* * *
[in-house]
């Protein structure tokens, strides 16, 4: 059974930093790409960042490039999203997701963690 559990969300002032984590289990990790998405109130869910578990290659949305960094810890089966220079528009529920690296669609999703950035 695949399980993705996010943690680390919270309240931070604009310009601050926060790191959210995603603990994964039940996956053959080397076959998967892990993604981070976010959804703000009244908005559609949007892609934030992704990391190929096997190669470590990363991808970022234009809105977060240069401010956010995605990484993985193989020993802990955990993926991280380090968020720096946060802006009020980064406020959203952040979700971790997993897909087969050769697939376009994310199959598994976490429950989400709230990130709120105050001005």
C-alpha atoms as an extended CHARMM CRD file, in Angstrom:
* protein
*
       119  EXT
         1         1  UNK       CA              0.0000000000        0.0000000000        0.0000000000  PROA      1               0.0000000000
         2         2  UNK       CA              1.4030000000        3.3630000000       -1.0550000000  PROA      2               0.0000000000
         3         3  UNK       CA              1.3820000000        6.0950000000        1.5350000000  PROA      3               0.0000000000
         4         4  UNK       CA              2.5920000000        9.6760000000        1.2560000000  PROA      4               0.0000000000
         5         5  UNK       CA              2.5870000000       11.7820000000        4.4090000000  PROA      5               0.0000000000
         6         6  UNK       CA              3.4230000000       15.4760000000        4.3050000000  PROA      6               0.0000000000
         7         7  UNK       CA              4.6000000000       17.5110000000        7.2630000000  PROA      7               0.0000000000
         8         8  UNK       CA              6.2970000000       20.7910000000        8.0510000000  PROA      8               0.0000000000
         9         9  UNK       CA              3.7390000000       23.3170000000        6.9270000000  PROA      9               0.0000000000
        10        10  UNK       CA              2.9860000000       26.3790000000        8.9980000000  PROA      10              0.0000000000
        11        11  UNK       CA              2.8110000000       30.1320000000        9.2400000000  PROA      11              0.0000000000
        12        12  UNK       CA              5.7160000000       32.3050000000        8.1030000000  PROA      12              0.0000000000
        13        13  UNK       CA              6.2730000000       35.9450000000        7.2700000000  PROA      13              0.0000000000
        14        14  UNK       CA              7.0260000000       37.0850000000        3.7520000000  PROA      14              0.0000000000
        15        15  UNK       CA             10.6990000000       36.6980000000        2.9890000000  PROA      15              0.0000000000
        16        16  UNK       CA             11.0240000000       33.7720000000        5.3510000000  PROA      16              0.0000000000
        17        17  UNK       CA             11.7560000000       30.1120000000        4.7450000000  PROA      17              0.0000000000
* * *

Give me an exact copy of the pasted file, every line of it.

[in-house]
């Protein structure tokens, strides 16, 4: 059974930093790409960042490039999203997701963690 559990969300002032984590289990990790998405109130869910578990290659949305960094810890089966220079528009529920690296669609999703950035 695949399980993705996010943690680390919270309240931070604009310009601050926060790191959210995603603990994964039940996956053959080397076959998967892990993604981070976010959804703000009244908005559609949007892609934030992704990391190929096997190669470590990363991808970022234009809105977060240069401010956010995605990484993985193989020993802990955990993926991280380090968020720096946060802006009020980064406020959203952040979700971790997993897909087969050769697939376009994310199959598994976490429950989400709230990130709120105050001005």
C-alpha atoms as an extended CHARMM CRD file, in Angstrom:
* protein
*
       119  EXT
         1         1  UNK       CA              0.0000000000        0.0000000000        0.0000000000  PROA      1               0.0000000000
         2         2  UNK       CA              1.4030000000        3.3630000000       -1.0550000000  PROA      2               0.0000000000
         3         3  UNK       CA              1.3820000000        6.0950000000        1.5350000000  PROA      3               0.0000000000
         4         4  UNK       CA              2.5920000000        9.6760000000        1.2560000000  PROA      4               0.0000000000
         5         5  UNK       CA              2.5870000000       11.7820000000        4.4090000000  PROA      5               0.0000000000
         6         6  UNK       CA              3.4230000000       15.4760000000        4.3050000000  PROA      6               0.0000000000
         7         7  UNK       CA              4.6000000000       17.5110000000        7.2630000000  PROA      7               0.0000000000
         8         8  UNK       CA              6.2970000000       20.7910000000        8.0510000000  PROA      8               0.0000000000
         9         9  UNK       CA              3.7390000000       23.3170000000        6.9270000000  PROA      9               0.0000000000
        10        10  UNK       CA              2.9860000000       26.3790000000        8.9980000000  PROA      10              0.0000000000
        11        11  UNK       CA              2.8110000000       30.1320000000        9.2400000000  PROA      11              0.0000000000
        12        12  UNK       CA              5.7160000000       32.3050000000        8.1030000000  PROA      12              0.0000000000
        13        13  UNK       CA              6.2730000000       35.9450000000        7.2700000000  PROA      13              0.0000000000
        14        14  UNK       CA              7.0260000000       37.0850000000        3.7520000000  PROA      14              0.0000000000
        15        15  UNK       CA             10.6990000000       36.6980000000        2.9890000000  PROA      15              0.0000000000
        16        16  UNK       CA             11.0240000000       33.7720000000        5.3510000000  PROA      16              0.0000000000
        17        17  UNK       CA             11.7560000000       30.1120000000        4.7450000000  PROA      17              0.0000000000